Wide Color Gamut: The Science behind the Screen Color Revolution
Diving into the Colorful World of Wide Color Gamut and the Terms that Define It
Wide Color Gamut (WCG) technology uses advanced backlighting and color filtering systems to amplify color rendition, surpassing traditional sRGB standards in screen technology.
by Hannah Lincoln-Abbott
In this article
- Quantum Dots (QDs)
- Melanopic Efficacy of Luminous Radiation (MELR)
- Full-Width-at-Half-Maximum (FWHM)
- Red Green Blue (RGB)
- Spectral Power Distribution (SPD)
- Blue Light Hazard Efficiency of Radiation (BLHER)
- Color Gamut Enhancement Ratio (CGER)
- Backlight Unit (BLU)
- Observer Metamerism (OM)
- Observer Metamerism Magnitude (OMM)
- CIE 1931
- CIE 1976
- Organic Light-Emitting Diode (OLED)
- Color Matching Function (CMF)
- Total Light Efficiency (TLE)
- Color Gamut Coverage (CGC)
- Chroma Subsampling
- Color Depth
- Liquid Crystal Display (LCD)
- High Dynamic Range (HDR)
Diving straight into the multidimensional matrix of screen technology, we encounter countless parameters and indices defining what we perceive as an image on a screen. A key force revolutionizing this field is the Wide Color Gamut (WCG) technology, taking us a giant step closer towards a more life-like digital visual experience. If you're a tech enthusiast, a digital media student, or a software engineer aspiring to delve deeper into modern display advancements, this article is for you.
Fundamentally, Wide Color Gamut enhances color representation in digital devices, expanding over the color realm expressed by conventional sRGB standards in a mesmerizing fashion. With WCG technology, screens display a broader spectrum of rich and precise colors, dynamically transforming the viewer’s experience. In this technical walkthrough, we will systematically demystify the array of essential terms and scientific concepts, central to Wide Color Gamut, molding the kaleidoscopic visuals on your screens.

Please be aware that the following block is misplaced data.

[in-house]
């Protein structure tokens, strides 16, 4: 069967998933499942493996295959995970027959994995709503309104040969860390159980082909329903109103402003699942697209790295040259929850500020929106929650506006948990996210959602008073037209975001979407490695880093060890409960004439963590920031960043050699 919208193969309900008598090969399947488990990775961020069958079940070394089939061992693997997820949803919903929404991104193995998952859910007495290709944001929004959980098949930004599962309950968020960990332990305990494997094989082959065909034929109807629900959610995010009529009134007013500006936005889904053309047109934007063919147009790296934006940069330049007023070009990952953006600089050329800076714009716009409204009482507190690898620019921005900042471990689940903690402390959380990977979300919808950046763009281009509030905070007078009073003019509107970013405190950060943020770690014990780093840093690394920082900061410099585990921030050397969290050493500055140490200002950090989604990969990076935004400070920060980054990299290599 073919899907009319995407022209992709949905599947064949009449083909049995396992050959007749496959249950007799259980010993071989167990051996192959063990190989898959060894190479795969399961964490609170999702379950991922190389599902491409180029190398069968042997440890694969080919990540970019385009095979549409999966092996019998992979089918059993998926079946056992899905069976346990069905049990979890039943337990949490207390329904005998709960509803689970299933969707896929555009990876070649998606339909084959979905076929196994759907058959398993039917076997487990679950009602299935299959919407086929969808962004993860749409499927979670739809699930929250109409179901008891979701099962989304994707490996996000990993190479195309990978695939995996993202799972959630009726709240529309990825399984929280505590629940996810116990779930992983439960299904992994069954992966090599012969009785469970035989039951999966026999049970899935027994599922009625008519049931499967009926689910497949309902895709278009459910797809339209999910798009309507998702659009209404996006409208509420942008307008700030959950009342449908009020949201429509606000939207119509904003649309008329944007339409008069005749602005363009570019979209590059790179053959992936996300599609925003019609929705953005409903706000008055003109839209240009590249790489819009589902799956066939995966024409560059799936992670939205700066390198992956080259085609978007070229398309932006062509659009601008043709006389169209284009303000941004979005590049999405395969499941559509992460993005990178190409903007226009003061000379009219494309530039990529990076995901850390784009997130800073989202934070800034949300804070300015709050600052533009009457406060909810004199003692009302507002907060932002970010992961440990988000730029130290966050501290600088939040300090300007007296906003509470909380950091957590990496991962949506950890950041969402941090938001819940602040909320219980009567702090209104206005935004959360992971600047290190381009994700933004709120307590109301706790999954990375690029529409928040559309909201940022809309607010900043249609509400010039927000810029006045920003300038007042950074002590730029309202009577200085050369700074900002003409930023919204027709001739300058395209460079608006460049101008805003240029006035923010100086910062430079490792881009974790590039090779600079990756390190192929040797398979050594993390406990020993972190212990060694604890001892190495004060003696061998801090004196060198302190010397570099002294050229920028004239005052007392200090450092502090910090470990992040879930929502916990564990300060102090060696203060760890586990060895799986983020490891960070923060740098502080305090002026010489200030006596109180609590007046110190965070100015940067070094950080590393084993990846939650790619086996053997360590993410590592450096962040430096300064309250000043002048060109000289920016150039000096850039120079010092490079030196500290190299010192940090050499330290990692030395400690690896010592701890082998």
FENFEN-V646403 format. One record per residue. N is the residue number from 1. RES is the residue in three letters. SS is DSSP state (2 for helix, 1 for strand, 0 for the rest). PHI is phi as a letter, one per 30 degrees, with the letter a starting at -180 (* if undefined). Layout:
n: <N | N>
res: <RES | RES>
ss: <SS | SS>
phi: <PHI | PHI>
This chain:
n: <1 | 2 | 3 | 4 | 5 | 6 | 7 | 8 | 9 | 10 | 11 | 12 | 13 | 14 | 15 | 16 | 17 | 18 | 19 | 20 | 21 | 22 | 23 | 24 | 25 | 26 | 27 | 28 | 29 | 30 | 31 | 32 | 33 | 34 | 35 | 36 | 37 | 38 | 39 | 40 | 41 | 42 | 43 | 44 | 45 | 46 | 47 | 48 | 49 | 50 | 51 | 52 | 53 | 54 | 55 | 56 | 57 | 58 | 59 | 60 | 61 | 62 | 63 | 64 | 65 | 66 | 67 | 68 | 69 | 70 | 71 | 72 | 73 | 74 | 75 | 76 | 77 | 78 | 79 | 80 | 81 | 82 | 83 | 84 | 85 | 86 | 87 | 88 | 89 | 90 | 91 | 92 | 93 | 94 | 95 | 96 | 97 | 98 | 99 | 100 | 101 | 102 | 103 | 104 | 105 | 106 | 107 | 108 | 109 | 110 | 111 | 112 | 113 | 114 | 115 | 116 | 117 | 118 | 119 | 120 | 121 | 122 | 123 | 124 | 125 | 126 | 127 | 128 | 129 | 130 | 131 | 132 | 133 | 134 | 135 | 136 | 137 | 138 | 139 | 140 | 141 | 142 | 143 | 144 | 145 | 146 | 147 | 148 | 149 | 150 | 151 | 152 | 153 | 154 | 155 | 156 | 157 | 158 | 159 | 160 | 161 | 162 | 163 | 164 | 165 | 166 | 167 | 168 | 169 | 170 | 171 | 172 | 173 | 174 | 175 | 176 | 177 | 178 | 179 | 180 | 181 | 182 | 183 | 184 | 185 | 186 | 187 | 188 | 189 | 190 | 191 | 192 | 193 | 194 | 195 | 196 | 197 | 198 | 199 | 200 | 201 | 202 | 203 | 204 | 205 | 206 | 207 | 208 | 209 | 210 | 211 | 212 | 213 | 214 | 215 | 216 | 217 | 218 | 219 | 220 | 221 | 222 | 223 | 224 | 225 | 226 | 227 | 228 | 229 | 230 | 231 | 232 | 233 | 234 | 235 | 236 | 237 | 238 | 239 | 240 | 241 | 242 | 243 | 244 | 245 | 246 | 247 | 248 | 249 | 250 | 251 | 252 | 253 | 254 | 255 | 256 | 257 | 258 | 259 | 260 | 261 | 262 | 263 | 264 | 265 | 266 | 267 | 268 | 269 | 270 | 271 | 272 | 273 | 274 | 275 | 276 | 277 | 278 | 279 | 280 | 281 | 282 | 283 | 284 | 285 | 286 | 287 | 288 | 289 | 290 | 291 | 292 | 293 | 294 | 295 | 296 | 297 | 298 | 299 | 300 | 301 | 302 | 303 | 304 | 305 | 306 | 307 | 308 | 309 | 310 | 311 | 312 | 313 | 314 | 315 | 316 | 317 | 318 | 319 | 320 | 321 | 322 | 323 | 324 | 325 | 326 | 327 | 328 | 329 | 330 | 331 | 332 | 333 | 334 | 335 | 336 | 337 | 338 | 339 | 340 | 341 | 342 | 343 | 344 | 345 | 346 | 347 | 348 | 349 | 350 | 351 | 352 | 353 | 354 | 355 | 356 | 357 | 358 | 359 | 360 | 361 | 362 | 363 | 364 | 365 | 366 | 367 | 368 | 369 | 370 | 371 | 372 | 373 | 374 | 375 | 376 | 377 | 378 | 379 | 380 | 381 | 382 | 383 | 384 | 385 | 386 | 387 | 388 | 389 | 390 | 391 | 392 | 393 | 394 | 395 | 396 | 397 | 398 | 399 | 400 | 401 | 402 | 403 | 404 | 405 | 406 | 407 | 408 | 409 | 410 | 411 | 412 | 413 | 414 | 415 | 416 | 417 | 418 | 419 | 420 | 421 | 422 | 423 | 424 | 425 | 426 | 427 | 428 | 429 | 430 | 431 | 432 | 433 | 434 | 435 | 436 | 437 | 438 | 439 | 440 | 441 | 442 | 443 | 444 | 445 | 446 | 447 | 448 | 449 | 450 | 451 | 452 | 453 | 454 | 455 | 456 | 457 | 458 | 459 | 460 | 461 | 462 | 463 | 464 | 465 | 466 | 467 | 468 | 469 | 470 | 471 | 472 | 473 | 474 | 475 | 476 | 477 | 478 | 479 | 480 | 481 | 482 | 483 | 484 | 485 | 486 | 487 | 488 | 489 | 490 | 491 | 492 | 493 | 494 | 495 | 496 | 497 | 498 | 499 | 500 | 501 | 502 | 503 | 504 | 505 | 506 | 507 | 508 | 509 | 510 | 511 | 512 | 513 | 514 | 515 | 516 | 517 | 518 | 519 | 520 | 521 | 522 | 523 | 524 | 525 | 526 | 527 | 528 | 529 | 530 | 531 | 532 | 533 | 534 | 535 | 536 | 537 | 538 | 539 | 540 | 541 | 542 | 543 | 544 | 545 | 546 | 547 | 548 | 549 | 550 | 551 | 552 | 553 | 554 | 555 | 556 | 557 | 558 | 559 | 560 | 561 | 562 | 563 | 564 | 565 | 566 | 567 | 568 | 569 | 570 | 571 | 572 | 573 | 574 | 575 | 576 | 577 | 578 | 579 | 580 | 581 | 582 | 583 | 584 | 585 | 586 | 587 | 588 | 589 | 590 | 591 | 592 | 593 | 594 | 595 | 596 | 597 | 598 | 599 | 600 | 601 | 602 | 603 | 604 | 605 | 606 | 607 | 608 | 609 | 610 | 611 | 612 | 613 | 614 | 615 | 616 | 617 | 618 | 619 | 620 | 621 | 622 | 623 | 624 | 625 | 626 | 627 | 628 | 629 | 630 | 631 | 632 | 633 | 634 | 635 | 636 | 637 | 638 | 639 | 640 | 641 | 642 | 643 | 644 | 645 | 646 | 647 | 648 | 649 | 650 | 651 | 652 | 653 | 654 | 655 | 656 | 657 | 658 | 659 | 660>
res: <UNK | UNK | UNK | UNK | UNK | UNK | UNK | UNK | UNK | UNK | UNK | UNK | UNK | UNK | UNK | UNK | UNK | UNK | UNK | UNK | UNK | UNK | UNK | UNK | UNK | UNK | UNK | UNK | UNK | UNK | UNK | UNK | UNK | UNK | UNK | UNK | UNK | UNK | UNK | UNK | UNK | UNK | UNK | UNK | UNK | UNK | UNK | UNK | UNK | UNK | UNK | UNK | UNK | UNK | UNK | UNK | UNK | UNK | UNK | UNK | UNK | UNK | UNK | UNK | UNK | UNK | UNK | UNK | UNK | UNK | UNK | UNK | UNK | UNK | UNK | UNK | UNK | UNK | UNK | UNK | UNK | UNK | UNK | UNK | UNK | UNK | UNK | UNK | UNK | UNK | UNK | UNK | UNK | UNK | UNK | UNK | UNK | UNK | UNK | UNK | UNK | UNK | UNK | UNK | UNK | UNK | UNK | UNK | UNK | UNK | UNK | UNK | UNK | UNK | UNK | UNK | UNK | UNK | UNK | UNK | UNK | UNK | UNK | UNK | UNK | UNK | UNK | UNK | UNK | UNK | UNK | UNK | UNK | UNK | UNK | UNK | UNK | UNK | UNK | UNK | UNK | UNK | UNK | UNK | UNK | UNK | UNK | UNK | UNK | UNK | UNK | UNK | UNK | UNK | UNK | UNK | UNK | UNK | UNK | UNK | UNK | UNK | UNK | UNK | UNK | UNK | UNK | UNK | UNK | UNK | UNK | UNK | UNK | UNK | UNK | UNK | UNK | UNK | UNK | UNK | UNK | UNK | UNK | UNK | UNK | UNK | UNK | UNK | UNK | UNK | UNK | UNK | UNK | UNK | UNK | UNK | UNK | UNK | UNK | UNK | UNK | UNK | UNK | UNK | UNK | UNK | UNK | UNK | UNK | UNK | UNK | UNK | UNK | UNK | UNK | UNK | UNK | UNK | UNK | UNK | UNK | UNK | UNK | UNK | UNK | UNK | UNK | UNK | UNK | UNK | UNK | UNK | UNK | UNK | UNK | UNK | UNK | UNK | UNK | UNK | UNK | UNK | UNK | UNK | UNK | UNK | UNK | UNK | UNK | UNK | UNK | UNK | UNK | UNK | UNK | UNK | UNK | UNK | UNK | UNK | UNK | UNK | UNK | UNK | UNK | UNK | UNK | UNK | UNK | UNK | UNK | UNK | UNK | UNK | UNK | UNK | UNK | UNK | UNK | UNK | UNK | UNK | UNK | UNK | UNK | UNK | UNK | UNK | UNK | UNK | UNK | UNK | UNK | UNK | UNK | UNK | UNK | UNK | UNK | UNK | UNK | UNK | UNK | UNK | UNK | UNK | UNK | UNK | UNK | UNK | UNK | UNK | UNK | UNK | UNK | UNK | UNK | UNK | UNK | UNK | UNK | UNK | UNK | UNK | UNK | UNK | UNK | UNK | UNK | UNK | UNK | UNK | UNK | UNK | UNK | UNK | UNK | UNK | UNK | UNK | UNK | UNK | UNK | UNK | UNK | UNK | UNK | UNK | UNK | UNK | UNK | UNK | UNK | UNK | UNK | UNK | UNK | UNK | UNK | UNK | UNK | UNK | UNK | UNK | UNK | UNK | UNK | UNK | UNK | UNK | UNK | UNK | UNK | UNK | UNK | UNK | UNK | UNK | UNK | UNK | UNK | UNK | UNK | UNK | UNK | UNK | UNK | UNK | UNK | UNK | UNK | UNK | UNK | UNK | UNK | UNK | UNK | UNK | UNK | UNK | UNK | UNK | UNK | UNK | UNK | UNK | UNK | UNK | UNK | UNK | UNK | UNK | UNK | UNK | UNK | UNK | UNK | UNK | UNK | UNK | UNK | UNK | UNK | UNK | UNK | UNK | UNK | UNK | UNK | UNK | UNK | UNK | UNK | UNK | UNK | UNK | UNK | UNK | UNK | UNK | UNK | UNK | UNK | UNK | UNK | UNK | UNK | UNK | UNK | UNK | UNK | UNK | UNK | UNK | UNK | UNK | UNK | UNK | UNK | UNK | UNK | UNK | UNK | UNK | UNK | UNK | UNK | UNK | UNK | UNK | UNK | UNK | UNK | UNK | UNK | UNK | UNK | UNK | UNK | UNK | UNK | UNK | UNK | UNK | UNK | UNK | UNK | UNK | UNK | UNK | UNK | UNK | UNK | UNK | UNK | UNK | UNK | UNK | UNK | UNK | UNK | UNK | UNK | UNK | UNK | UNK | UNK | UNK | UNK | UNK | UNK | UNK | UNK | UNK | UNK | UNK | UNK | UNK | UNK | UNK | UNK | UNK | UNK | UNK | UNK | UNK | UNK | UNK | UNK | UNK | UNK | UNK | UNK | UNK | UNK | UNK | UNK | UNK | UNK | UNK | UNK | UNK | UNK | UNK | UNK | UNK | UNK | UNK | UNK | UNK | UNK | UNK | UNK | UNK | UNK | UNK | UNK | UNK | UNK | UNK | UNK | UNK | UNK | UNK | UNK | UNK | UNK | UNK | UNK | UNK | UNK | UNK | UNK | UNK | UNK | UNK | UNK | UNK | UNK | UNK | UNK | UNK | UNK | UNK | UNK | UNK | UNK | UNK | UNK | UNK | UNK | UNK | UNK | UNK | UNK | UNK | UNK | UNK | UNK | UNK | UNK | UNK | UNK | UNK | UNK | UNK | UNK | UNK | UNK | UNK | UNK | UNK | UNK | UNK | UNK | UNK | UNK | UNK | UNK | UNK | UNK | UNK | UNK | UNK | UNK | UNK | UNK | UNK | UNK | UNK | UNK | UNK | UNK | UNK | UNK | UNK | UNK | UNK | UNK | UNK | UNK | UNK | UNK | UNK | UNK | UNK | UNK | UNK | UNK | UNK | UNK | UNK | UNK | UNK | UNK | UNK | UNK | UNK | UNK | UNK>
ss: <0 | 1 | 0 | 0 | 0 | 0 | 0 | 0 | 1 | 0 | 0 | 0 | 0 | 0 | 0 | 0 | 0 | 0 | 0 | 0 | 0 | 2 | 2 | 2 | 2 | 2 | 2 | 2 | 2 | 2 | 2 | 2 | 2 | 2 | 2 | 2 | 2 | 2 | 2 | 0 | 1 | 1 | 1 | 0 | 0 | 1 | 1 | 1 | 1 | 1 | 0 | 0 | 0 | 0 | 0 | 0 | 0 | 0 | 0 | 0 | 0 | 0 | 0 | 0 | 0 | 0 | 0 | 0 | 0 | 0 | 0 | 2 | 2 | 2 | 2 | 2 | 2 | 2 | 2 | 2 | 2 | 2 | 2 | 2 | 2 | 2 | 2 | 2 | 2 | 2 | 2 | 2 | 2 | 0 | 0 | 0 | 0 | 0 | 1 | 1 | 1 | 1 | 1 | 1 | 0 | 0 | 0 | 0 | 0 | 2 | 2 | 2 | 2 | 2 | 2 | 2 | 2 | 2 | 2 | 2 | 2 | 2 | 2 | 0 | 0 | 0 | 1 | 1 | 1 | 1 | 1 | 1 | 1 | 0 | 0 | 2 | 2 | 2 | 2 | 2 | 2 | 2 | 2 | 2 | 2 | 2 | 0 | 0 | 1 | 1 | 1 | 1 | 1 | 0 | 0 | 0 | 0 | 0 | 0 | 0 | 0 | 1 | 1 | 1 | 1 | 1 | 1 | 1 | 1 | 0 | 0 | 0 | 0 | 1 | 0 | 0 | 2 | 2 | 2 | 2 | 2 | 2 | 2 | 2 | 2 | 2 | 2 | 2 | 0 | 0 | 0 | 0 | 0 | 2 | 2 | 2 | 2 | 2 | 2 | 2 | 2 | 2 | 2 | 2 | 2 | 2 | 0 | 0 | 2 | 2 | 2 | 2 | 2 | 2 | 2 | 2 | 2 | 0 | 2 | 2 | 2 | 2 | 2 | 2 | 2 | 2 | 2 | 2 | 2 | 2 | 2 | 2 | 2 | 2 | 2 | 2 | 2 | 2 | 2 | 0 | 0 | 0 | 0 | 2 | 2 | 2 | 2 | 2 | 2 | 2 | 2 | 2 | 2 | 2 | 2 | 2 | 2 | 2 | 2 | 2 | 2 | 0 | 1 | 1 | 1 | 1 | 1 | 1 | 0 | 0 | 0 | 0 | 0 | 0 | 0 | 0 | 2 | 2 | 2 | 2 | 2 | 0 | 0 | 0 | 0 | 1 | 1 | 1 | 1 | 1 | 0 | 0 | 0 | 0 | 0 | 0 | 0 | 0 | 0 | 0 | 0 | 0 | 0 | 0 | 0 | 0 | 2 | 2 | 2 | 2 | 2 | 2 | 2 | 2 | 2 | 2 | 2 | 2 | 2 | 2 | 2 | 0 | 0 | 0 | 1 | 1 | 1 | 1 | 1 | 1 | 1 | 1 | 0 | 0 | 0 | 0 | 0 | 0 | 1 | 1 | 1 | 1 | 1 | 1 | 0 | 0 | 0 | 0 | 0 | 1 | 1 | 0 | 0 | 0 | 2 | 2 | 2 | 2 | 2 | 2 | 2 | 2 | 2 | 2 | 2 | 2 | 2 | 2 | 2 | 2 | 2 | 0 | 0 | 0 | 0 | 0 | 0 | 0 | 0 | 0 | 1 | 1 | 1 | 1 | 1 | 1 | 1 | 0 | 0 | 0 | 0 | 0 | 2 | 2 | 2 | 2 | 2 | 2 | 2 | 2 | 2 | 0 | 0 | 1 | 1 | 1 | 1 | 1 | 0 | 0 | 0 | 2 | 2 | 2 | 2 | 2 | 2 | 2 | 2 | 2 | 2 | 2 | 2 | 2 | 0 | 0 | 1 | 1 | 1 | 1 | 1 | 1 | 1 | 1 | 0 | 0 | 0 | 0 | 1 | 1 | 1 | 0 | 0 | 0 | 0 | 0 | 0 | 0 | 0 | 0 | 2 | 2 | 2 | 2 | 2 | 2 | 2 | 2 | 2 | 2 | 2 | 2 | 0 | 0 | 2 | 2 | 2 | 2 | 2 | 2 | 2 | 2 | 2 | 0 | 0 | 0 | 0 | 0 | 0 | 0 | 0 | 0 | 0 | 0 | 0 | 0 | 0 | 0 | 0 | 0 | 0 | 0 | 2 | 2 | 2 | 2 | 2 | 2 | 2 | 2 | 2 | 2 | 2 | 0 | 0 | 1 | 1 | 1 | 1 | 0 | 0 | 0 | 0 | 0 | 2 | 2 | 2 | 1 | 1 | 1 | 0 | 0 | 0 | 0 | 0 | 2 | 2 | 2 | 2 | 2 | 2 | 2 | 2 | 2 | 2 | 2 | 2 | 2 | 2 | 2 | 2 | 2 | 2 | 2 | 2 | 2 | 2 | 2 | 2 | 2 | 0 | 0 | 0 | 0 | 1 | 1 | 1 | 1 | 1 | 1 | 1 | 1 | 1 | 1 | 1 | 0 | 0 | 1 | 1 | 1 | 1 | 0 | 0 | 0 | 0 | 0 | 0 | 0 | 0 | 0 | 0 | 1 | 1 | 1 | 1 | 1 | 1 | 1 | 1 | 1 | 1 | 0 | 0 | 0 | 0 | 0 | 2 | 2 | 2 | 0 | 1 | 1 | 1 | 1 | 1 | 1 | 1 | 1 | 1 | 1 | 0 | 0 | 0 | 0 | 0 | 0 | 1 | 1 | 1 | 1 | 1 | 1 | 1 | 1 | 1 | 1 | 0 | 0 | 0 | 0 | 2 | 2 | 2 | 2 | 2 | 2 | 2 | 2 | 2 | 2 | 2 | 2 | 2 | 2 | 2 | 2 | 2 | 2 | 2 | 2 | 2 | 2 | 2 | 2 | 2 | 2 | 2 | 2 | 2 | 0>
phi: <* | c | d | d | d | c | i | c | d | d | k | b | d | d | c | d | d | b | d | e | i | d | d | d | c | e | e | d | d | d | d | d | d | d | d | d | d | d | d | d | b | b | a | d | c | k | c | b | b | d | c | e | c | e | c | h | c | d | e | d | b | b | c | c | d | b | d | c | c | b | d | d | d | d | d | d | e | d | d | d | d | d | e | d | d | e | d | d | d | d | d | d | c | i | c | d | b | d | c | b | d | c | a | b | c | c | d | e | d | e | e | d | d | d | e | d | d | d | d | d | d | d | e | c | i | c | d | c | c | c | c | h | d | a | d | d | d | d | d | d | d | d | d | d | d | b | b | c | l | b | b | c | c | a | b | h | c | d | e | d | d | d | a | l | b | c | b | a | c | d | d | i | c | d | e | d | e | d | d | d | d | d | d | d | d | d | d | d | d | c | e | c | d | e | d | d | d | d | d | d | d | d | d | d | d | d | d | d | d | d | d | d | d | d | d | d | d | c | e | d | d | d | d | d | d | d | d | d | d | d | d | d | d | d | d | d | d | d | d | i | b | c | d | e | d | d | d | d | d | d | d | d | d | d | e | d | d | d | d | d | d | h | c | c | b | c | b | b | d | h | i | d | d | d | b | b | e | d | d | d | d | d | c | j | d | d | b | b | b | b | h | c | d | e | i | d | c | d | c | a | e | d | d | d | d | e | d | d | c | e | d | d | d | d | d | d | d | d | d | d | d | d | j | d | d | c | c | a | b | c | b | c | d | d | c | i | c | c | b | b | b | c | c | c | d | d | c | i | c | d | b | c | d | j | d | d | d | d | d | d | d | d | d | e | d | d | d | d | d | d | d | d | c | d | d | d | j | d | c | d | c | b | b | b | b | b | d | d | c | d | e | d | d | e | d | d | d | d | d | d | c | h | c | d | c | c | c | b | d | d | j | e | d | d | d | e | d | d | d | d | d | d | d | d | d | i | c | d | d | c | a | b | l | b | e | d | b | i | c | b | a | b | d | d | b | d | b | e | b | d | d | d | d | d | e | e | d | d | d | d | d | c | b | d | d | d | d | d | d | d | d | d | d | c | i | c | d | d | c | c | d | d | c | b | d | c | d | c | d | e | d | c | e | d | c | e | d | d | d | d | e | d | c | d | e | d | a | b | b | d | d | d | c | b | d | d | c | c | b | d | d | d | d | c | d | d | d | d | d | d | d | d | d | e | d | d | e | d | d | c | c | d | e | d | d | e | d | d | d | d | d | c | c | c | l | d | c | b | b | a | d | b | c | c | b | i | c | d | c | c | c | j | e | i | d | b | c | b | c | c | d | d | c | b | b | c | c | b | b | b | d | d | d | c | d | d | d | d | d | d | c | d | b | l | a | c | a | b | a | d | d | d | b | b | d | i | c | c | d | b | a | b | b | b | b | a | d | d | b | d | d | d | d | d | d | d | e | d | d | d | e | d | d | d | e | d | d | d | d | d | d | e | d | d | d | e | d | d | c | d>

Quantum Dots (QDs)
The incorporation of Quantum Dots in screen production contributes in enriching the color spectrum on a display, while maintaining energy efficiency.
Quantum Dots (QDs) are tiny semiconductor particles, just a few nanometers wide. These tiny specks behave uniquely when struck by light or electric current, in fact, they can emit or change the color of light.
In relation to WCG, QDs come into play when integrated into display technology, as they can significantly amplify the vibrancy and precision of the colors displayed. They primarily contribute to achieving a broader spectrum of colors and outstanding brightness—all without compromising power efficacy. Thus, making these miniature nanocrystals a game-changing component of WCG technology.
Melanopic Efficacy of Luminous Radiation (MELR)
The consideration of MELR in display design could greatly determine the screen's overall blue light emissions, potentially influencing sleep health.
Melanopic Efficacy of Luminous Radiation (MELR) measures the impact of light on stimulating melanopsin, a photopigment present in our retinal ganglion cells that influences our sleep-wake cycles. A high MELR value indicates light's efficiency in provoking melanopsin.
In the context of WCG, there’s a delicate balancing act at play. While the goal is to enhance the viewer's visual experience with an array of bright, vivid colors, it's also vital to manage the light emitted by screens correctly, limiting MELR to ensure comfortable viewing, and to prevent disruption to the viewer's natural sleep cycle.